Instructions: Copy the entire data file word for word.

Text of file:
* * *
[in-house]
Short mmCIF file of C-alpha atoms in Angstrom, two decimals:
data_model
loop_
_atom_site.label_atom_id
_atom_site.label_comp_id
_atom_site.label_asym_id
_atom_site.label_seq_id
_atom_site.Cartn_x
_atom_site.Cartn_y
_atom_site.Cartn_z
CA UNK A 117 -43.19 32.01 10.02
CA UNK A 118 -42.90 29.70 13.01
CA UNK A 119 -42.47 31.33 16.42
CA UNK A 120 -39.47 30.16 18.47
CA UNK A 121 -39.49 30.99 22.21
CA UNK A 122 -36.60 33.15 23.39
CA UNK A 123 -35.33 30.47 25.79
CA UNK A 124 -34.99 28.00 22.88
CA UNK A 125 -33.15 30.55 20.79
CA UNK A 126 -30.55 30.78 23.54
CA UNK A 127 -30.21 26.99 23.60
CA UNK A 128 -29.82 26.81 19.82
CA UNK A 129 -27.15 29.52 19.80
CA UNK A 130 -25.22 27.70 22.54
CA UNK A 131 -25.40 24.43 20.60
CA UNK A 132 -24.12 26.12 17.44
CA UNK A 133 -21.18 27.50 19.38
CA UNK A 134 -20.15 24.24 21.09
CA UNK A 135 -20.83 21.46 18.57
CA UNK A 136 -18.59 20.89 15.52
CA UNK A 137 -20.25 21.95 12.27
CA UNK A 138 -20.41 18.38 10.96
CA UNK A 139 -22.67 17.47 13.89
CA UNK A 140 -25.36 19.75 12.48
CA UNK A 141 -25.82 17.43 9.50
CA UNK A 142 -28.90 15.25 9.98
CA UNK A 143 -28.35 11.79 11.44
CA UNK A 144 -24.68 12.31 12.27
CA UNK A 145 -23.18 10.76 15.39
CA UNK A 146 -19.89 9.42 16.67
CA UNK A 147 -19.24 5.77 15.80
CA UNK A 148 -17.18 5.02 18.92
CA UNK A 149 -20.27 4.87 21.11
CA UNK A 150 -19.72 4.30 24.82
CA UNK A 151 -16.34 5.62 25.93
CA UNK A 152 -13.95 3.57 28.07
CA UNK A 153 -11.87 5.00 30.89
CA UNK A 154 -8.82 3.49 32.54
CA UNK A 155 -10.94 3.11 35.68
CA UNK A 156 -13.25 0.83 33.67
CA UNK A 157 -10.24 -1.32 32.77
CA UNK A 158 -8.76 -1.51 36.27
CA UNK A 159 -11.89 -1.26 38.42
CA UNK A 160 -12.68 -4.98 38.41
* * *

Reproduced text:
[in-house]
Short mmCIF file of C-alpha atoms in Angstrom, two decimals:
data_model
loop_
_atom_site.label_atom_id
_atom_site.label_comp_id
_atom_site.label_asym_id
_atom_site.label_seq_id
_atom_site.Cartn_x
_atom_site.Cartn_y
_atom_site.Cartn_z
CA UNK A 117 -43.19 32.01 10.02
CA UNK A 118 -42.90 29.70 13.01
CA UNK A 119 -42.47 31.33 16.42
CA UNK A 120 -39.47 30.16 18.47
CA UNK A 121 -39.49 30.99 22.21
CA UNK A 122 -36.60 33.15 23.39
CA UNK A 123 -35.33 30.47 25.79
CA UNK A 124 -34.99 28.00 22.88
CA UNK A 125 -33.15 30.55 20.79
CA UNK A 126 -30.55 30.78 23.54
CA UNK A 127 -30.21 26.99 23.60
CA UNK A 128 -29.82 26.81 19.82
CA UNK A 129 -27.15 29.52 19.80
CA UNK A 130 -25.22 27.70 22.54
CA UNK A 131 -25.40 24.43 20.60
CA UNK A 132 -24.12 26.12 17.44
CA UNK A 133 -21.18 27.50 19.38
CA UNK A 134 -20.15 24.24 21.09
CA UNK A 135 -20.83 21.46 18.57
CA UNK A 136 -18.59 20.89 15.52
CA UNK A 137 -20.25 21.95 12.27
CA UNK A 138 -20.41 18.38 10.96
CA UNK A 139 -22.67 17.47 13.89
CA UNK A 140 -25.36 19.75 12.48
CA UNK A 141 -25.82 17.43 9.50
CA UNK A 142 -28.90 15.25 9.98
CA UNK A 143 -28.35 11.79 11.44
CA UNK A 144 -24.68 12.31 12.27
CA UNK A 145 -23.18 10.76 15.39
CA UNK A 146 -19.89 9.42 16.67
CA UNK A 147 -19.24 5.77 15.80
CA UNK A 148 -17.18 5.02 18.92
CA UNK A 149 -20.27 4.87 21.11
CA UNK A 150 -19.72 4.30 24.82
CA UNK A 151 -16.34 5.62 25.93
CA UNK A 152 -13.95 3.57 28.07
CA UNK A 153 -11.87 5.00 30.89
CA UNK A 154 -8.82 3.49 32.54
CA UNK A 155 -10.94 3.11 35.68
CA UNK A 156 -13.25 0.83 33.67
CA UNK A 157 -10.24 -1.32 32.77
CA UNK A 158 -8.76 -1.51 36.27
CA UNK A 159 -11.89 -1.26 38.42
CA UNK A 160 -12.68 -4.98 38.41